The Dow Jones Industrial Average edged slightly higher Wednesday, as concerns of a pickup in trade tensions weighed on the index.
The Dow Jones Industrial Average rose as much as 182 points in early trading, but later fell after U.S. Commerce Secretary Wilbur Ross, while speaking in Davos, Switzerland, accused Beijing of practicing protectionism under the guise of free trade. The Dow recovered from the decline later in the day to close at a new record.
Continue Reading Below
The comments followed remarks by U.S. Treasury Secretary Steven Mnuchin in Davos that the Trump administration supports "bilateral trade agreements" and that a weaker dollar was good for trade. The ICE U.S. Dollar Index fell below 90 for the first time since December 2014 after Mr. Mnuchin's remarks.
"It seems like the government is moving toward a more-protectionist policy," said Larry Peruzzi, managing director of international equity trading at Mischler Financial. "Firms that would be hurt the most would be our exporters, and [technology] is one of our biggest exports."
The Dow Jones Industrial Average rose 41.31 points, or 0.2%, to 26252.12. The S&P 500 declined 1.59 points, or less than 0.1%, to 2837.54, while the Nasdaq Composite slipped 45.23 points, or 0.6%, to 7415.06 -- its biggest decline of the year.
Shares of technology companies in the S&P 500 fell 0.9%, making the sector the broad index's worst-performing group. Chip maker Intel was down 55 cents, or 1.2%, at $45.51, while Apple shed 2.82, or 1.6%, to 174.22.
Changes to trade policy, such as the tariffs the Trump administration announced on imported solar panels and washing machines, could make certain goods more expensive, lead to an uptick in inflation and force the Federal Reserve to alter its glide path for interest rates, analysts said. For many investors, rising inflation is one of the biggest threats to the long-running rally.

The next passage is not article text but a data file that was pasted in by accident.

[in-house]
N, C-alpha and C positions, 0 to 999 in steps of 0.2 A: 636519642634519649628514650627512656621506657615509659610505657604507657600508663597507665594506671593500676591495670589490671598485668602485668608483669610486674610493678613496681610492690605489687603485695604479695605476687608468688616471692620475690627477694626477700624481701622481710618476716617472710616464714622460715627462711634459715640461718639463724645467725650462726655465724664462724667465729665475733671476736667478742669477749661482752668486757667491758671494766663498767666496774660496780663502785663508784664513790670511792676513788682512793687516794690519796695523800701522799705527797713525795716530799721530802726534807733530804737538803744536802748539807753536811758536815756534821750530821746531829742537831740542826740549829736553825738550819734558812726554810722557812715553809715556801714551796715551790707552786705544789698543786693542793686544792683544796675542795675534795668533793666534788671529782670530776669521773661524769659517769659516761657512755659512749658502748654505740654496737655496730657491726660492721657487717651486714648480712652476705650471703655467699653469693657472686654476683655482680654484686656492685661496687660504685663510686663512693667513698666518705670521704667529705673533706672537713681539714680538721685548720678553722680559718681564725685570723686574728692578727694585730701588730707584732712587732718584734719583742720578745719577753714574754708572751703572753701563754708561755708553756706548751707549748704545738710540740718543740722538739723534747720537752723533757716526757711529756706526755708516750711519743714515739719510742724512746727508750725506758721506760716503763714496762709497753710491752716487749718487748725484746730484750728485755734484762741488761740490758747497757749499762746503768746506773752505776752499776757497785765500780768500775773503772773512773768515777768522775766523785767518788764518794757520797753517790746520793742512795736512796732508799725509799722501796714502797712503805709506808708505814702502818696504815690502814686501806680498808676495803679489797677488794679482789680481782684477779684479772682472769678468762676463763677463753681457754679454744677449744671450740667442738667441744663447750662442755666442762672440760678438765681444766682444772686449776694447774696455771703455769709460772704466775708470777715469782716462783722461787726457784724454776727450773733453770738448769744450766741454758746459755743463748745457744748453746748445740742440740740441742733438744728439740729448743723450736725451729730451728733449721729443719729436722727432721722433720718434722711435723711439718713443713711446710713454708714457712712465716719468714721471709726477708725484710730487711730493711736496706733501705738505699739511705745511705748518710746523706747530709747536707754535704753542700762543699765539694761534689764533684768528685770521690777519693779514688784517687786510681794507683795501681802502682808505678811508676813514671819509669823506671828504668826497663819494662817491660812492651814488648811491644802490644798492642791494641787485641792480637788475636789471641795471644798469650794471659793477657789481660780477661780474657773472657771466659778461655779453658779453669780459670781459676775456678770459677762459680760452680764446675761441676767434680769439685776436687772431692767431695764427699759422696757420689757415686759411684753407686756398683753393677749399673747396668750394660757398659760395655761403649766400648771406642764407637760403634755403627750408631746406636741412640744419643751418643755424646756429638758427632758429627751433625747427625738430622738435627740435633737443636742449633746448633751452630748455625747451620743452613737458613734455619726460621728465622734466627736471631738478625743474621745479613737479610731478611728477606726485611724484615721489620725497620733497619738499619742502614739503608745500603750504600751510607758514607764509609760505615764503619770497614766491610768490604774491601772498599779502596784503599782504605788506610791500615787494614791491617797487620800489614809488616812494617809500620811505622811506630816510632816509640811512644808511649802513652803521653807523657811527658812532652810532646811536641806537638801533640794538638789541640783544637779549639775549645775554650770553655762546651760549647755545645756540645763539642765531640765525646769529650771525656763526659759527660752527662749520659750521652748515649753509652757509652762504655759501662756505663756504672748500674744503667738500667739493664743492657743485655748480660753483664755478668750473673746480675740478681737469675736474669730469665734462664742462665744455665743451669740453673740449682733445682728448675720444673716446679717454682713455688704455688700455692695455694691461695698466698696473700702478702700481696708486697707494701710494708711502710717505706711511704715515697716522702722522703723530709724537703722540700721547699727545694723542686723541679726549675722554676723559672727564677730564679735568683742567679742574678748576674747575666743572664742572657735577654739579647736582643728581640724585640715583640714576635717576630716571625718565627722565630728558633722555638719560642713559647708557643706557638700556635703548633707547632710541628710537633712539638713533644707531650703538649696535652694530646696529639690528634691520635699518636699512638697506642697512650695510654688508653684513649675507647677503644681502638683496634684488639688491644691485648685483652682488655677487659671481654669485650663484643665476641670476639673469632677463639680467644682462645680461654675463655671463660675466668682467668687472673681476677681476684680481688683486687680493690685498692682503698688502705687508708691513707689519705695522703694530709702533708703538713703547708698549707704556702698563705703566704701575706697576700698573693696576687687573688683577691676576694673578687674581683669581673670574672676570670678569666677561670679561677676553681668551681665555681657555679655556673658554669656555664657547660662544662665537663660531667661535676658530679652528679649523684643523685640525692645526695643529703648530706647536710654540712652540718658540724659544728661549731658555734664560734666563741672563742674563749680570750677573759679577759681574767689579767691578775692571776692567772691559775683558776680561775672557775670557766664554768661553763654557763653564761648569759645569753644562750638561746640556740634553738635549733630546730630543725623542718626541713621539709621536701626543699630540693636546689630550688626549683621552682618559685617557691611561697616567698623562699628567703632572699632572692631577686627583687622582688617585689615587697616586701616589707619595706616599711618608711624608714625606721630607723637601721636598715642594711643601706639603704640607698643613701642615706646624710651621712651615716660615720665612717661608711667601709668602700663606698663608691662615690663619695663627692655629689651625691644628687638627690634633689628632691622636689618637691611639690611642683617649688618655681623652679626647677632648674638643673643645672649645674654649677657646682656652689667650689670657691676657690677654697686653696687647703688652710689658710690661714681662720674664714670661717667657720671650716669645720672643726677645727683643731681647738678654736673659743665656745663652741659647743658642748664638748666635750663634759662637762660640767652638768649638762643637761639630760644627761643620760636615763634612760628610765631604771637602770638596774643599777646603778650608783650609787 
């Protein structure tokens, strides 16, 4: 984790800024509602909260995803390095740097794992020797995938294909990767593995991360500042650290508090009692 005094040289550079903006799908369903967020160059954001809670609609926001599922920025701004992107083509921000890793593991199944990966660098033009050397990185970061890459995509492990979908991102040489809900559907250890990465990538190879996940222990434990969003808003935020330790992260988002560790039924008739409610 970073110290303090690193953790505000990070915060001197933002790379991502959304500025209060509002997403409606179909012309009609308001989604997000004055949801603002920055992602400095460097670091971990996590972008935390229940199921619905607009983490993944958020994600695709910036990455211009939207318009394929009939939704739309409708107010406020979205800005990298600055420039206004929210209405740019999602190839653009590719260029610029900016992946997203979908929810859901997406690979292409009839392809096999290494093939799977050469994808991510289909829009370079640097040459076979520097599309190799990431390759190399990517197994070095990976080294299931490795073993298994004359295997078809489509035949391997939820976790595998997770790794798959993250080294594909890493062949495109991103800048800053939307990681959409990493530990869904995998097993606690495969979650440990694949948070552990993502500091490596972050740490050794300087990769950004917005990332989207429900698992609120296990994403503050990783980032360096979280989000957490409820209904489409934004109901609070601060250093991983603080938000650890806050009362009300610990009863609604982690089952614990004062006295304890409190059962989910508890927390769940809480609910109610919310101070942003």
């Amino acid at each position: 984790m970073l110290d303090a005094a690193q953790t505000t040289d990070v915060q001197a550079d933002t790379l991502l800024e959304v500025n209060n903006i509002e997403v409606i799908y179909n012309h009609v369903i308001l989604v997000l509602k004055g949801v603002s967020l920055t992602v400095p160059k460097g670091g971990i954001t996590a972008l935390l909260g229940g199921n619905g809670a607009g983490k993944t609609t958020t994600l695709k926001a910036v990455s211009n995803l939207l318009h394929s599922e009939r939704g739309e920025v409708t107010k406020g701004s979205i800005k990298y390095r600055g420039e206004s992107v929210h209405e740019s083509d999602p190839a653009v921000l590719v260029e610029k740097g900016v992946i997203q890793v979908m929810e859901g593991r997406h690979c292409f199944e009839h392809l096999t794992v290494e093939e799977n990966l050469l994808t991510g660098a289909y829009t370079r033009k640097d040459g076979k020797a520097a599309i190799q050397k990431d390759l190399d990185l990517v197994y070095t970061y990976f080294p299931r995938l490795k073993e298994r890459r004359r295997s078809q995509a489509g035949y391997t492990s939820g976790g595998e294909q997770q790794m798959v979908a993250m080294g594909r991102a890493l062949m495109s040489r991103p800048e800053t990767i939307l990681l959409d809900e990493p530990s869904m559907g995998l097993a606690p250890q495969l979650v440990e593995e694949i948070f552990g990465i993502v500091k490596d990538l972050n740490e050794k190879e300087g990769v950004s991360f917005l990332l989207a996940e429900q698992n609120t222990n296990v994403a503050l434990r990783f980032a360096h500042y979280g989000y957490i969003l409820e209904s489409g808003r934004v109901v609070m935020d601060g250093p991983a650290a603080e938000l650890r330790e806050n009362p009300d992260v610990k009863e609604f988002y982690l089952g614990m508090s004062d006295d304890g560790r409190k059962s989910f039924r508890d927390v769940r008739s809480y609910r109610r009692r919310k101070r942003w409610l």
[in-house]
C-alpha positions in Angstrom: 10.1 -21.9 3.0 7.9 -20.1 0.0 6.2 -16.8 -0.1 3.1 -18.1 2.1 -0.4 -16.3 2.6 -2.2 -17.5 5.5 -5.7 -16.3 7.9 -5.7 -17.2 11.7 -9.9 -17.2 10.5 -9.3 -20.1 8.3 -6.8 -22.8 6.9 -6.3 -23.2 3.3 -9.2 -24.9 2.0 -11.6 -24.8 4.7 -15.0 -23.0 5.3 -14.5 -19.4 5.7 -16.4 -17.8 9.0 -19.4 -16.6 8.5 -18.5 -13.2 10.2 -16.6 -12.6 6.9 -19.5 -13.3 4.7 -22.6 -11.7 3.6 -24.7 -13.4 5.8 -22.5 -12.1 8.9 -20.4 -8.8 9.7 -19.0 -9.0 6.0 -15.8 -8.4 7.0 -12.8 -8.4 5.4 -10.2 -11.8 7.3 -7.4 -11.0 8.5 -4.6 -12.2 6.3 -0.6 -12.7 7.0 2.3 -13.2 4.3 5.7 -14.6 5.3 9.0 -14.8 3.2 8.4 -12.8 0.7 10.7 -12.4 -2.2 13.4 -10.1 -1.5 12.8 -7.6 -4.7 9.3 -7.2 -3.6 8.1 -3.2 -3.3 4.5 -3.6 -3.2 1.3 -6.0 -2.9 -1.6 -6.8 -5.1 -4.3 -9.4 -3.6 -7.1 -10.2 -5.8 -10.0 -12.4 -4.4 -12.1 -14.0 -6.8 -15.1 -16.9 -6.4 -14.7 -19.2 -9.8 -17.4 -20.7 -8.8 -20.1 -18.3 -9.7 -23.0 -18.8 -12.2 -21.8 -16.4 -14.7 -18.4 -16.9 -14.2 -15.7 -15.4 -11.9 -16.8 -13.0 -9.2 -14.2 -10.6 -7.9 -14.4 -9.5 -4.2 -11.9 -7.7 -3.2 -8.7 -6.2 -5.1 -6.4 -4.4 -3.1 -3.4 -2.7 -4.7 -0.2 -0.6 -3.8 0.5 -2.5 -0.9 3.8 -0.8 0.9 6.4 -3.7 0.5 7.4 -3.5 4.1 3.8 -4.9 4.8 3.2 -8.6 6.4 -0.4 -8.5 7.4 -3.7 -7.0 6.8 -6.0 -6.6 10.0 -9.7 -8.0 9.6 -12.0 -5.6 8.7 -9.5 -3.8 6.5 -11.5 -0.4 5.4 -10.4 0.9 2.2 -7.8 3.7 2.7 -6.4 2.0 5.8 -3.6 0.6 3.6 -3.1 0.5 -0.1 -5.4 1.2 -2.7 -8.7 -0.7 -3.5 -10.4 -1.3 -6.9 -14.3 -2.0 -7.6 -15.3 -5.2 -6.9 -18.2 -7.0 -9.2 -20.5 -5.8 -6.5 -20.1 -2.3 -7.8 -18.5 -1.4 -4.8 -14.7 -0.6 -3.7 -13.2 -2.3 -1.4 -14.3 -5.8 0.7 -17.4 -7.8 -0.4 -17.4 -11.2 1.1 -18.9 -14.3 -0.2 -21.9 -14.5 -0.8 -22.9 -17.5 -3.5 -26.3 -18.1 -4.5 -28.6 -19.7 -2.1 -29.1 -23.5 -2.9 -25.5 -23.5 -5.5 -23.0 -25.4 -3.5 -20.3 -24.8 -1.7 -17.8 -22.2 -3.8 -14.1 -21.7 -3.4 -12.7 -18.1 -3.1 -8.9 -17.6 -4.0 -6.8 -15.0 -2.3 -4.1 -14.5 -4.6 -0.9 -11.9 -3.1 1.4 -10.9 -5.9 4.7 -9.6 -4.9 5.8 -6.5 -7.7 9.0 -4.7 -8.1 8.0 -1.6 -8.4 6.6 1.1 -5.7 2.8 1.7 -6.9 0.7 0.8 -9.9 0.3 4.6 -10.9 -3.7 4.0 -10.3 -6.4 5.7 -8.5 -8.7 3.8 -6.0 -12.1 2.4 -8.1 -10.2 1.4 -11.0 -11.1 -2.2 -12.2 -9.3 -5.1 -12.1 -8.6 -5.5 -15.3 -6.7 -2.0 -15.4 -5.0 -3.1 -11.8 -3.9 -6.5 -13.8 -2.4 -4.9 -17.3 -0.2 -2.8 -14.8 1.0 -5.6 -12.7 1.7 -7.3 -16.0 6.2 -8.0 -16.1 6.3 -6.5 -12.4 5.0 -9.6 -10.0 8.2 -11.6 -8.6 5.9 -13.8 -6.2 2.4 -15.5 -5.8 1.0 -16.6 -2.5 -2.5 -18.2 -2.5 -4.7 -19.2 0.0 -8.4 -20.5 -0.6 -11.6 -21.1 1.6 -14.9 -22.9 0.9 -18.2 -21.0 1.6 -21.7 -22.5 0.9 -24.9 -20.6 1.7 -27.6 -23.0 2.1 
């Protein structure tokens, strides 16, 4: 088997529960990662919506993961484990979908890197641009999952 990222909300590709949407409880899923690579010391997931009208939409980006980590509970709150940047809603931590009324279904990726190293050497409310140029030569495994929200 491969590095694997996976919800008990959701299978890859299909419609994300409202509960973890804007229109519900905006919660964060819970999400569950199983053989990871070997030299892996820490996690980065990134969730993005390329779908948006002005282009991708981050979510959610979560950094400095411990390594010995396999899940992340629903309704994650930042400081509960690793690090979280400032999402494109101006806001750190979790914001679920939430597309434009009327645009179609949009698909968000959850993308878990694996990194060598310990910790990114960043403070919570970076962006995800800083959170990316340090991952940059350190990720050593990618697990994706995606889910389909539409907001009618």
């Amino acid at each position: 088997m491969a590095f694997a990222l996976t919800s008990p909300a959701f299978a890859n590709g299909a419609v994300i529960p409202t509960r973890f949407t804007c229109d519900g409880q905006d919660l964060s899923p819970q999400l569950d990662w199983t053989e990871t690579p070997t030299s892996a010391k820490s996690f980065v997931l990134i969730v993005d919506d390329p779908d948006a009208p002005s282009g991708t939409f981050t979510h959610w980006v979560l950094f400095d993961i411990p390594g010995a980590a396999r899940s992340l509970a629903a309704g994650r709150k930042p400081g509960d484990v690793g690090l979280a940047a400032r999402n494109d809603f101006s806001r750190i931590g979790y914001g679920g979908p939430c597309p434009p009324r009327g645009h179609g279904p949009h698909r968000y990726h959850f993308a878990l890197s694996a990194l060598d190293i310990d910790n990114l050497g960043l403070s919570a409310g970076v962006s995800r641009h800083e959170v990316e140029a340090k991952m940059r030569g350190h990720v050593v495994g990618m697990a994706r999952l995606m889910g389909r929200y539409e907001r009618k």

"Maybe that causes the Fed to move rates too quickly and that could ultimately lead to a mild recession," said Timothy Chubbs, chief investment officer of Univest Wealth Management Division.
Company earnings announcements also contributed to some of the biggest individual stock moves.
Shares of United Continental Holdings fell 11%, or 8.92, to 69.05 after investors worried that the airline's expansion plans threatened profit margins and could spark a price war among its rivals. Shares of four other airlines due to report earnings Thursday also slipped, including Southwest Airlines and American Airlines Group.
Those losses offset gains among companies that posted generally positive results. Shares of W.W. Grainger added 42.52, or 19%, to 271.97 after the distributor of cleaning supplies, safety gear and other items reported better-than-expected earnings.
Navient shares gained 1.07, or 8%, to 14.51 after the student-loan servicer swung to a net loss due to a one-time write-down of deferred-tax assets. Excluding the write-down, Navient reported a profit slightly ahead of analysts' projections.
Elsewhere, Mr. Mnuchin's comments on the dollar contributed to modest pullbacks of shares in Europe and Japan.
A weaker dollar tends to be a boon for S&P 500 multinationals, with the index generating roughly 30% of revenues outside the U.S., according to FactSet. But the currency's slide isn't helpful for their overseas counterparts, whose revenues are worth less when translated back into stronger local currencies.
The Stoxx Europe 600 fell 0.5%, snapping a four-session winning streak, while Japan's Nikkei declined 0.8% to halt a three-day streak of gains.
Write to Michael Wursthorn at Michael.Wursthorn@wsj.com and Riva Gold at email@example.com
(END) Dow Jones Newswires
January 24, 2018 17:34 ET (22:34 GMT)
Continue Reading Below